The $11 Billion Federal Maternity Leave Pay Act

05/04/2015 11:55 am ET | Updated May 04, 2016

Now that a woman is running for president of the United States, there is sure to be increased media dialogue about women's issues. We should expect to hear more about abortion, pay inequity and violence against women. But the one issue that is finally getting long overdue attention is the one about which Americans have had the least productive dialogue: the need for funded maternity leave.

The United States is the only high-income nation in the world that does not have a federally funded maternity leave program. Maternity leave programs around the world vary in duration of leave and rates of pay to mothers, but they exist in the places that you'd least expect. Like Pakistan and Saudi Arabia and Iran. The fact that the United States doesn't have a federal maternity leave program is a global embarrassment.

It's also an incredible opportunity.

The United States is starting from scratch when it comes to developing a program for maternity leave. It's a chance for us to create an innovative, comprehensive, yet realistic plan that supports working mothers and their families. The data shows that providing maternity leave is positive for mothers, families and employers. Implementing a maternity leave program can contribute to a stronger economy by improving infant health, cultivating childhood development, enabling women to stay in their jobs and reducing employee turnover. It's hard not to support the concept.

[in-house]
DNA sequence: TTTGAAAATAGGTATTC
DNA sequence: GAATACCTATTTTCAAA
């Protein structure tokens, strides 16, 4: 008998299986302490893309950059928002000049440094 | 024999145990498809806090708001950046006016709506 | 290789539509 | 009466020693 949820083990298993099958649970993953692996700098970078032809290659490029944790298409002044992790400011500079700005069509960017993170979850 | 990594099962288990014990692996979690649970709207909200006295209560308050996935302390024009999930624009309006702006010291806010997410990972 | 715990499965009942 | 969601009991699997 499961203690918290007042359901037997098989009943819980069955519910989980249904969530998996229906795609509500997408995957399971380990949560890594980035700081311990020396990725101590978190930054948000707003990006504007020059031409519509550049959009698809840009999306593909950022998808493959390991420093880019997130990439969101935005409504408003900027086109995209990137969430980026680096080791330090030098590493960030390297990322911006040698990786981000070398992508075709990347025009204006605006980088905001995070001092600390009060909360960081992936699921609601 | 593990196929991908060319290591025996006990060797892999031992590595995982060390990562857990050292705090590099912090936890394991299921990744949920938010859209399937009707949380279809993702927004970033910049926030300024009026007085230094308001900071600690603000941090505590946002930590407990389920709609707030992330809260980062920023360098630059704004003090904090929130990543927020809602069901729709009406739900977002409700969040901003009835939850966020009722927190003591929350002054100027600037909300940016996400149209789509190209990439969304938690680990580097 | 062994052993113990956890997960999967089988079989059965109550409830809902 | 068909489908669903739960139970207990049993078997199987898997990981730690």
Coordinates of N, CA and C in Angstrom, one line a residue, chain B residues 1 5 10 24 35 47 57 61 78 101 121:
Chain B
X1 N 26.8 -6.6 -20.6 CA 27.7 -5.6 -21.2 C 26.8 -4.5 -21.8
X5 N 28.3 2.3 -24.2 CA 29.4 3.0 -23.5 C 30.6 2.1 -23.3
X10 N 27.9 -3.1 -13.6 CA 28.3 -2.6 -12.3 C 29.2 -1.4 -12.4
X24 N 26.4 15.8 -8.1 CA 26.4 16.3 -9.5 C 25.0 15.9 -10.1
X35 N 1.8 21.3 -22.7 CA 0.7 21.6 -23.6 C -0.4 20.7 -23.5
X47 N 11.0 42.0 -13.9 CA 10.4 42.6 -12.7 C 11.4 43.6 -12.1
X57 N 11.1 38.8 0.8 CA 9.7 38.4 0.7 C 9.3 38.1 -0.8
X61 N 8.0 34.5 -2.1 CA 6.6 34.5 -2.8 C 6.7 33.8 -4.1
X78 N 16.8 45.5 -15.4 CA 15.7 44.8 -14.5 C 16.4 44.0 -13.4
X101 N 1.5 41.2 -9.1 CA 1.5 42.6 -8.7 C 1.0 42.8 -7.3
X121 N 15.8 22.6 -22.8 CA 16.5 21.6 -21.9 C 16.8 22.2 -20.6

That's also why it's hard not to salute the efforts of states like California, New Jersey and Rhode Island that have implemented home-grown maternity leave programs. These programs get their funding from employee payroll deductions. Unfortunately, leaving this important issue up to the states may result in a patchwork of regional policies that inconsistently offer support for new working mothers. Even more troubling, it lets the United States Congress off the hook with regards to answering the critical question, "Do we, as a nation, support retaining working mothers in the workforce?" Until we have a national plan for maternity leave in America, the answer to that question is, "No."

Since we have no federal program, we have nothing to lose when negotiating for one. This is a case where beggars can be choosers. Therefore, we should take the blank slate of maternity leave policy, and color it with fresh new ideas grounded in fiscal responsibility.

With this in mind, I present the Federal Maternity Leave Pay Act (FMLPA).

Implementation of the Federal Maternity Leave Pay Act would cost approximately $11 billion a year. Earlier this year, President Obama proposed spending billions of dollars to encourage states to propose plans for family and medical leave programs. If we are willing to spend several billion dollars just to research how to fund a maternity leave program, it makes sense to spend $11 billion to actually do it.

The following five tenets define the plan: